PHOENIX - The Joel Hanrahan that sat at a table on Monday and talked about the pitching philosophy that got him to his first All-Star Game is not the Joel Hanrahan that gained and lost the Nationals' closer's job, over and over again, in 2009. Even Hanrahan would acknowledge that now.
That season, Hanrahan was locked in a kind of endless dance with his doubts. He was thrust into the closer's role with no competition and next to no experience, and spent much of the spring pitching in the World Baseball Classic. And, as the Nationals' bullpen blew more games than it saved in the first two months of the year and pitchers all around him got sent to the minors, Hanrahan wondered when it would be his turn.
"We weren't winning a lot of games, so I put so much pressure on myself to be perfect," Hanrahan said. "It was tough for me to go to the park sometimes. I would sit at my locker, wondering like, 'All right, we just sent down three guys. How am I still here? What's next? Am I going to get sent down tomorrow? Am I going to get released tomorrow? When's my day coming?' I couldn't come up from that."
By the time he got traded from the Nationals to the Pittsburgh Pirates at the end of June, he had pretty much run out of rope in Washington. And while the Nationals included him in a four-player deal to get something of value for him, it might have been Hanrahan who got the most from the trade.
Given a fresh start, without the pressure of closing, he posted a 1.72 ERA in his final 33 appearances of 2009. He pitched in 72 games last year, and this season, when he got the closer's job back, he was ready for it.
He's saved 26 games for the surprising Pirates, walked just eight batters in 40 1/3 innings and pitched his way onto his first All-Star team. And the way he's pitching is what many in the Nationals organization were clamoring for him to do in 2009.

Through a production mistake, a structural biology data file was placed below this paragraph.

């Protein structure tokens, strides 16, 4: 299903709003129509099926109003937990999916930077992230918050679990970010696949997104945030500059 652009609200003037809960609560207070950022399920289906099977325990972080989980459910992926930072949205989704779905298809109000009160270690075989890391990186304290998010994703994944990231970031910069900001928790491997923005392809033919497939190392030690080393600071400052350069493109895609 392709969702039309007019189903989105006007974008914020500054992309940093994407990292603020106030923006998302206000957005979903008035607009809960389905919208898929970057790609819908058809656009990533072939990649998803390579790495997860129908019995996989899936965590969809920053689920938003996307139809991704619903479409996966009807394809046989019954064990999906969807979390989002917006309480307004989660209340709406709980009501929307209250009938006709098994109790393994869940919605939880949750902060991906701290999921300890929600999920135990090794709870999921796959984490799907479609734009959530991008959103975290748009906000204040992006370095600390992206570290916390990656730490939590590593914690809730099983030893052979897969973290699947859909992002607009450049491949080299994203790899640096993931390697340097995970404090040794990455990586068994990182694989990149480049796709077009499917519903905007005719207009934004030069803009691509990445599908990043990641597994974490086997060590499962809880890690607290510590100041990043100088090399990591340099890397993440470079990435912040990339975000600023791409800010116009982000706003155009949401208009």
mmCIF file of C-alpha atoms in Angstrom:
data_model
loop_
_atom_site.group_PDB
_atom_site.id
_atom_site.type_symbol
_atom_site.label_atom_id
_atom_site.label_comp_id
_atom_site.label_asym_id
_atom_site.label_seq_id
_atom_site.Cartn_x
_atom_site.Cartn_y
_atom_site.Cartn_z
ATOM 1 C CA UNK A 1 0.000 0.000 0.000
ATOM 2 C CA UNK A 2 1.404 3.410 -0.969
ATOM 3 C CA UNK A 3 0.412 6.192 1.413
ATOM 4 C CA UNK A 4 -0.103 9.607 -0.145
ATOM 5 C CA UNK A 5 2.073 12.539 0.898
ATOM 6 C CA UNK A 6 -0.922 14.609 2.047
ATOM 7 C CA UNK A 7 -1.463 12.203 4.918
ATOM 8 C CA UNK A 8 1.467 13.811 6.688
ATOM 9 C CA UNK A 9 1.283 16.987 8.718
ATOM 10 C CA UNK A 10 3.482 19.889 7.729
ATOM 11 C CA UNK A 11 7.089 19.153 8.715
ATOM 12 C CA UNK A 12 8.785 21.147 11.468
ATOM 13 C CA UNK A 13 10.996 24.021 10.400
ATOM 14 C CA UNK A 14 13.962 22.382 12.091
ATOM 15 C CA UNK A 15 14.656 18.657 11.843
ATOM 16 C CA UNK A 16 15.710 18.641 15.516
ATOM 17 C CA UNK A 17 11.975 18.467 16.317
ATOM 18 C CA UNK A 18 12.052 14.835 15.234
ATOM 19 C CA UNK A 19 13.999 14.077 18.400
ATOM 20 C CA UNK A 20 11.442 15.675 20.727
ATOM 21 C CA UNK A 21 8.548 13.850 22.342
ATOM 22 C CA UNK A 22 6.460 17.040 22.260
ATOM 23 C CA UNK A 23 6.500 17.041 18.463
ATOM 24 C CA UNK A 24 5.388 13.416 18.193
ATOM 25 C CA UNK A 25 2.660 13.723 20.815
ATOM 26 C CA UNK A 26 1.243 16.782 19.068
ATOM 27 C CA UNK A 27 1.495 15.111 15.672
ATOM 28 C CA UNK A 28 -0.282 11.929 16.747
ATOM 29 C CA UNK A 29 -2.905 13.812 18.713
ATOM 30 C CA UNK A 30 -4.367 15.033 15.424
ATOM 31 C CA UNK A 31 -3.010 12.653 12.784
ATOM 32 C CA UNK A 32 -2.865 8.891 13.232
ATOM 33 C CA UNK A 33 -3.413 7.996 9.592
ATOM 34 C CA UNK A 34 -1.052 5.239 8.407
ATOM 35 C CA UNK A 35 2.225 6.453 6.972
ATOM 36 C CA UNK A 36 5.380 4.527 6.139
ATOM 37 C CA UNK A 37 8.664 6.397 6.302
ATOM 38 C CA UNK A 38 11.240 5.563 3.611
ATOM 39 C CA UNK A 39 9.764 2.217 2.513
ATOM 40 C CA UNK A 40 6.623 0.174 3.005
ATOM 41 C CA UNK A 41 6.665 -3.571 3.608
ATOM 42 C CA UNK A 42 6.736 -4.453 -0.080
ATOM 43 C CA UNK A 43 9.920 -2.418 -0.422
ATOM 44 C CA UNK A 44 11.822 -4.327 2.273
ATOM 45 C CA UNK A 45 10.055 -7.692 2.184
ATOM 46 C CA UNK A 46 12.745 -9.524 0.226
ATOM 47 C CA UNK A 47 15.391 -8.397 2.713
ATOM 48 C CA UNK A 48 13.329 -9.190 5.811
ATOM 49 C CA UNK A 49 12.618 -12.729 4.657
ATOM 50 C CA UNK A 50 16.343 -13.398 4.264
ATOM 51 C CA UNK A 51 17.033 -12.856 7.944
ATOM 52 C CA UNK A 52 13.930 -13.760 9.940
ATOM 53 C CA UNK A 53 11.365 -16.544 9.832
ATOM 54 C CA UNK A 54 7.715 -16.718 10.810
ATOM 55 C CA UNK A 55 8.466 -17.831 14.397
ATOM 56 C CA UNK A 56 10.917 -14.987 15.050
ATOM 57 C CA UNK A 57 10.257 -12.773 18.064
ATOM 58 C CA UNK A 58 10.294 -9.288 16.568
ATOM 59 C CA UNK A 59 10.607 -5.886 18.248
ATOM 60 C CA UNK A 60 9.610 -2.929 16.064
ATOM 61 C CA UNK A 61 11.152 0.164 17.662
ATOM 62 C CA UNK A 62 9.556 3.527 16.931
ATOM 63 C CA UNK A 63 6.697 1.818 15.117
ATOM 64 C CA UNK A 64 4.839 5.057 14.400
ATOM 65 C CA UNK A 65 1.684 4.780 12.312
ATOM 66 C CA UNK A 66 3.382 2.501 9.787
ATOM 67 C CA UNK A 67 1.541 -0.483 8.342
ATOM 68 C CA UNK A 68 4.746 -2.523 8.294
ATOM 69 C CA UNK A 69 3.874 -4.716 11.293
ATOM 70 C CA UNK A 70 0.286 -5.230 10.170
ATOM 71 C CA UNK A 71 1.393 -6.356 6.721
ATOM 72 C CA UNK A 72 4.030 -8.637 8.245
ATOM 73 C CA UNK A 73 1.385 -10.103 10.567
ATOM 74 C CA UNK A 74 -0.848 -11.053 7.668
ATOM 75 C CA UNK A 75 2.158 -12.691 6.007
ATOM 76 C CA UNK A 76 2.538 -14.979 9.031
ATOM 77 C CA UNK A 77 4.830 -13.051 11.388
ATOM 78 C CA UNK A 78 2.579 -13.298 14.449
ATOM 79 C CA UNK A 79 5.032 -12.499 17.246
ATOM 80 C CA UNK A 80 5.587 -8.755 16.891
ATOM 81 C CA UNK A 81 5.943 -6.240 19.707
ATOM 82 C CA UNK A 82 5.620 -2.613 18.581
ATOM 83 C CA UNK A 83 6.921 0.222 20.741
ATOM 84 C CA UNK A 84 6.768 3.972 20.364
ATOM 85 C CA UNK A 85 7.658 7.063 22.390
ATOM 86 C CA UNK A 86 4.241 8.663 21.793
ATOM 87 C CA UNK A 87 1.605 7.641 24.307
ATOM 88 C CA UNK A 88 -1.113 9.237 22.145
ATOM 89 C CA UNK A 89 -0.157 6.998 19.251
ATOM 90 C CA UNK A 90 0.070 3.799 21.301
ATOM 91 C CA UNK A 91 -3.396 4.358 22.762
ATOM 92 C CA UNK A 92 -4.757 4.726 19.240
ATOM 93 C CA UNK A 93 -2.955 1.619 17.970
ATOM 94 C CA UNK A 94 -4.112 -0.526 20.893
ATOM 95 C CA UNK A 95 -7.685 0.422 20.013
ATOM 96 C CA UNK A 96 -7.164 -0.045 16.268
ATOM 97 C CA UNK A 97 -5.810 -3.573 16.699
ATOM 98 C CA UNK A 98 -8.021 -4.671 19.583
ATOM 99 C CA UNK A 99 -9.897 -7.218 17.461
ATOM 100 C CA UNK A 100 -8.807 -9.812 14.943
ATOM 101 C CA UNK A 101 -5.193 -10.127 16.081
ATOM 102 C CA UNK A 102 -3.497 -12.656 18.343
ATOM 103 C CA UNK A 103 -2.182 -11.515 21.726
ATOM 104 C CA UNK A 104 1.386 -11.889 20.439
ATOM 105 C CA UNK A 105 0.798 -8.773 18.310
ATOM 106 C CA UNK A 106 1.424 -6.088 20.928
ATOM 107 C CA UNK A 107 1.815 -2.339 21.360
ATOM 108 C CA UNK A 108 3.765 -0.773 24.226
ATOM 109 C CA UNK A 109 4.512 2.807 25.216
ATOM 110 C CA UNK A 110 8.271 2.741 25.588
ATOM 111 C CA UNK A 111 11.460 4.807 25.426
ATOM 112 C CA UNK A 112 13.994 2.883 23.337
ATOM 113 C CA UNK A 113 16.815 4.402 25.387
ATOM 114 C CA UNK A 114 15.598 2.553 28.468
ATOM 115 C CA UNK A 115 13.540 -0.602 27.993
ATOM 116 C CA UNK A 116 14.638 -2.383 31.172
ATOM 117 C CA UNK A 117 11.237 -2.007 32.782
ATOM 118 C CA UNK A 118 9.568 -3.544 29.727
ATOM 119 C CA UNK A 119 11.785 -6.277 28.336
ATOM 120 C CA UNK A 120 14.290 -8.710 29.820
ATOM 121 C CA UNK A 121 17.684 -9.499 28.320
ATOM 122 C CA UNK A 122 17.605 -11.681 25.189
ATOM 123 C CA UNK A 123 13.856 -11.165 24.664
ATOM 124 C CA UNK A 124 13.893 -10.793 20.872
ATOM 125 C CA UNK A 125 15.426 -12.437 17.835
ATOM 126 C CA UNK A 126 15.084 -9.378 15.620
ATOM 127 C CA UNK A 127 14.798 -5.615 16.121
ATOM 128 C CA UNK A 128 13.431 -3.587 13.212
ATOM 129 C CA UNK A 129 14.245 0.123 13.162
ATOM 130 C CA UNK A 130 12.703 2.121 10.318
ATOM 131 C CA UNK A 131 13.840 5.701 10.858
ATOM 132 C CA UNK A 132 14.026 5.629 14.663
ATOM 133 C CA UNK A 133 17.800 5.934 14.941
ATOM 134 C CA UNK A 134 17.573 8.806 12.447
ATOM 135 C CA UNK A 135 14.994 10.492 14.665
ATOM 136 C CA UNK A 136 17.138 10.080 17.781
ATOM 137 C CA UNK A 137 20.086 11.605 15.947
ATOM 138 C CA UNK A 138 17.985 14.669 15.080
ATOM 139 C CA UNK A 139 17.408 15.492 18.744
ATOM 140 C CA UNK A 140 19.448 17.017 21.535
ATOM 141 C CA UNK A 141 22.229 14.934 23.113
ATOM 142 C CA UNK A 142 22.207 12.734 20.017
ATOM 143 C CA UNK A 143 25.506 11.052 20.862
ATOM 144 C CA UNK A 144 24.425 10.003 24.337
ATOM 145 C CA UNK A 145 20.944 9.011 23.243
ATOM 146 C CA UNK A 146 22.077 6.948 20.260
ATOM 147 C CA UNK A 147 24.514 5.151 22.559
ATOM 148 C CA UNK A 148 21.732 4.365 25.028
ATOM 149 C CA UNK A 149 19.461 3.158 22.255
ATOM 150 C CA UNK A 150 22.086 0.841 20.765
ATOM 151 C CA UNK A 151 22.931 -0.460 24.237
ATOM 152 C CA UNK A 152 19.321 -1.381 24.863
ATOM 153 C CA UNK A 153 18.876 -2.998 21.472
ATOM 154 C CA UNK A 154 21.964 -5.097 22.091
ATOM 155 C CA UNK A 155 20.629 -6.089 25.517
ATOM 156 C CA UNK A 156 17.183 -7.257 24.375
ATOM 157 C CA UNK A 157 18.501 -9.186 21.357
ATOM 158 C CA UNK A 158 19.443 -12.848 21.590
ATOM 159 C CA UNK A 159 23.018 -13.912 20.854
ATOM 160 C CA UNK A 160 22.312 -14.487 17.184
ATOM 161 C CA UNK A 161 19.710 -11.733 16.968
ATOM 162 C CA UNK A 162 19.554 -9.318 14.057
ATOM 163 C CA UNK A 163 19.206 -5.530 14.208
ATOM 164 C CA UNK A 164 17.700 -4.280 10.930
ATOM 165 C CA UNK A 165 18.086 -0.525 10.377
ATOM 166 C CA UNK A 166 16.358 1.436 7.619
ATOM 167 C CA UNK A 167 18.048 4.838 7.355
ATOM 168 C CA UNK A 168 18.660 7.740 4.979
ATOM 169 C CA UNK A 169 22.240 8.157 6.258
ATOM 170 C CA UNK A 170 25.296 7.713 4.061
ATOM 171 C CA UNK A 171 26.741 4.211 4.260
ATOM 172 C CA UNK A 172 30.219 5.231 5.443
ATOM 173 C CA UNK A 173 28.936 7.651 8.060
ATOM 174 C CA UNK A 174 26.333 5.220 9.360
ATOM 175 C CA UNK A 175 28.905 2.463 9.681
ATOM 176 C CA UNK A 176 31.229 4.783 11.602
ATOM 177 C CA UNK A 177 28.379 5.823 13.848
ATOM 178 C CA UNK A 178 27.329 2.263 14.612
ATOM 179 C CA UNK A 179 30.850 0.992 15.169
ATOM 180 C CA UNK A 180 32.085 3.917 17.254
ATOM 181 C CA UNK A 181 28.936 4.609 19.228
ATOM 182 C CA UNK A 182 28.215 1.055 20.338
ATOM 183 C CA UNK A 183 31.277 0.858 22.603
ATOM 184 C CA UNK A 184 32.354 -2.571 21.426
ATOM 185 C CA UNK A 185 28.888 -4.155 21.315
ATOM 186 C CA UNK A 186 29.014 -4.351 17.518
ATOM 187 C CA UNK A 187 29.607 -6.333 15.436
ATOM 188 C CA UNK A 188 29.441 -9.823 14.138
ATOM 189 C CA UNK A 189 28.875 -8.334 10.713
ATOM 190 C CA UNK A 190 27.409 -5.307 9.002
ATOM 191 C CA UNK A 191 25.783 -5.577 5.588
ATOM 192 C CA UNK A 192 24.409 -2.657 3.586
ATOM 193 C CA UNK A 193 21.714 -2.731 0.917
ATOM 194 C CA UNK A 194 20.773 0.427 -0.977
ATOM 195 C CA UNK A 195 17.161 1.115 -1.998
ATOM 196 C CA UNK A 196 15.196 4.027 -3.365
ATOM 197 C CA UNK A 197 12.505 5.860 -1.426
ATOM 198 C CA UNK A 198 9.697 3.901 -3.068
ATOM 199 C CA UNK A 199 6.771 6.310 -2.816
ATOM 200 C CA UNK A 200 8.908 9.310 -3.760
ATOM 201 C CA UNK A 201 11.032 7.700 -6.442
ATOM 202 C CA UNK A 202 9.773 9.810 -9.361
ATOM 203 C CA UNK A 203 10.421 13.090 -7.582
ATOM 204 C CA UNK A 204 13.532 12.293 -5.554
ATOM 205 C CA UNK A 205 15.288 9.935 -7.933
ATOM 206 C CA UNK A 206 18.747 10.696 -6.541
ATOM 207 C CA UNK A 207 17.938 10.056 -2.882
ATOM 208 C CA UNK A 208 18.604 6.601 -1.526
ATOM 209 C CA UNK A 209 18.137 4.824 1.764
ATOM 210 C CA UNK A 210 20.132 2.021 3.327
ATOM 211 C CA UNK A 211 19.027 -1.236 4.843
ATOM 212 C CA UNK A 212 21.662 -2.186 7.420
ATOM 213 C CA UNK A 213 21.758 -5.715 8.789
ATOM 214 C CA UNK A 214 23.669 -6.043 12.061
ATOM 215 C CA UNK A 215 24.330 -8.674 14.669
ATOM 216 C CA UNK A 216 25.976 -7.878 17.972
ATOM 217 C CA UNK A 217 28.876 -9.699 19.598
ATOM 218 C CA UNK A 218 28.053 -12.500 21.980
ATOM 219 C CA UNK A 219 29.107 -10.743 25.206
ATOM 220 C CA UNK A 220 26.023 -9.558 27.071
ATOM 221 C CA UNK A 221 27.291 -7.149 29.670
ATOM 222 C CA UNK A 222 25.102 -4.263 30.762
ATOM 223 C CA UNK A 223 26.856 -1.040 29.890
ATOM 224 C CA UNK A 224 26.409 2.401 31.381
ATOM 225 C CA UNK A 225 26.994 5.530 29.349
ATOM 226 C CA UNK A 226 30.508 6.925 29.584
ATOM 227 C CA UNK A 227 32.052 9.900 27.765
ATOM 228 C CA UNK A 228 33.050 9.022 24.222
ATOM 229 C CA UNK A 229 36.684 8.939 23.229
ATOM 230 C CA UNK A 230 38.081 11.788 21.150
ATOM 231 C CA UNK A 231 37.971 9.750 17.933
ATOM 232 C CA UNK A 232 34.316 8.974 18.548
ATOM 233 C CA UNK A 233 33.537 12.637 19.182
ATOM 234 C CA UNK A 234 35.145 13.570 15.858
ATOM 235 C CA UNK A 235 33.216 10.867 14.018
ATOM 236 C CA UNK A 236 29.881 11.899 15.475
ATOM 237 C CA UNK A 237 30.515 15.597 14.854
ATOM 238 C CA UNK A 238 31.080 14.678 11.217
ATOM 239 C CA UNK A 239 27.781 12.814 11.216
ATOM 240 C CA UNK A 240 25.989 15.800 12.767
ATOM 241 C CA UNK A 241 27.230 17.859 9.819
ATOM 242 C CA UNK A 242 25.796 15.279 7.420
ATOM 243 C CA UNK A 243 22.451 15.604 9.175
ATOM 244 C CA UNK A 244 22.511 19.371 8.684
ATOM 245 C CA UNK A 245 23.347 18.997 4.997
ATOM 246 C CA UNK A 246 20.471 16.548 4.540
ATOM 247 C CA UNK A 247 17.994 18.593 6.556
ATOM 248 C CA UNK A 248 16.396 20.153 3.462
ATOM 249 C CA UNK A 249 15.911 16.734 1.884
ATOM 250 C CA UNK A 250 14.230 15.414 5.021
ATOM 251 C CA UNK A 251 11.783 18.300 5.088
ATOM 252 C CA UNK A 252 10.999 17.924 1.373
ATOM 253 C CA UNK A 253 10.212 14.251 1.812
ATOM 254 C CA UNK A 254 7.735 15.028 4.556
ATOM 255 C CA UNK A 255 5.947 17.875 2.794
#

After throwing his slider 34.3 percent of the time in 2009 and 38.7 percent of the time in 2010, he has almost ditched the pitch that seemed to get him in trouble in Washington more than it got him out of it. He's only throwing sliders 15.3 percent of the time this year, mostly relying on his fastball and trusting it to get him more outs than hitters will get hits off it. And as he's thrown it more (84.7 percent), he's also thrown it harder than he ever did in Washington; he's averaging 97.3 mph with the pitch this year.
He's getting ground balls more than twice as often as fly balls this year, and hitters are batting just .259 off him when they put it in play.
"I'm not worried if they put the ball in play," Hanrahan said. "I feel like if you make your pitch, you have a 70 percent chance to get them out. That's pretty good odds."
In 2009, Hanrahan led a bullpen that, by the end of the season, was completely different than it was on opening day. In many ways, manager Manny Acta paid for the bulplen's failures with his job, when he was fired two weeks after Hanrahan was traded. Now, two years later, they're both at the All-Star Game, having thrived with new opportunities.
"Hanrahan always had the stuff to do what he's doing right now," Acta said. "I'm glad that he's able to put it together. When everything started in D.C., we had just made the conversion with him from the starting rotation to the bullpen. It takes a while for guys to develop into that. But it's always been there. I'm proud of him - we played them the other day, and I talked to him. He deserves it."
And in Hanrahan's mind, he got here because he got out of a bad situation with the Nationals.
"It's hard to say (if this could have happened in Washington)," Hanrahan said. "At that point, probably not. The next year, I could have come back, but at that point, being there was draining. That year was tough. I just needed to get out."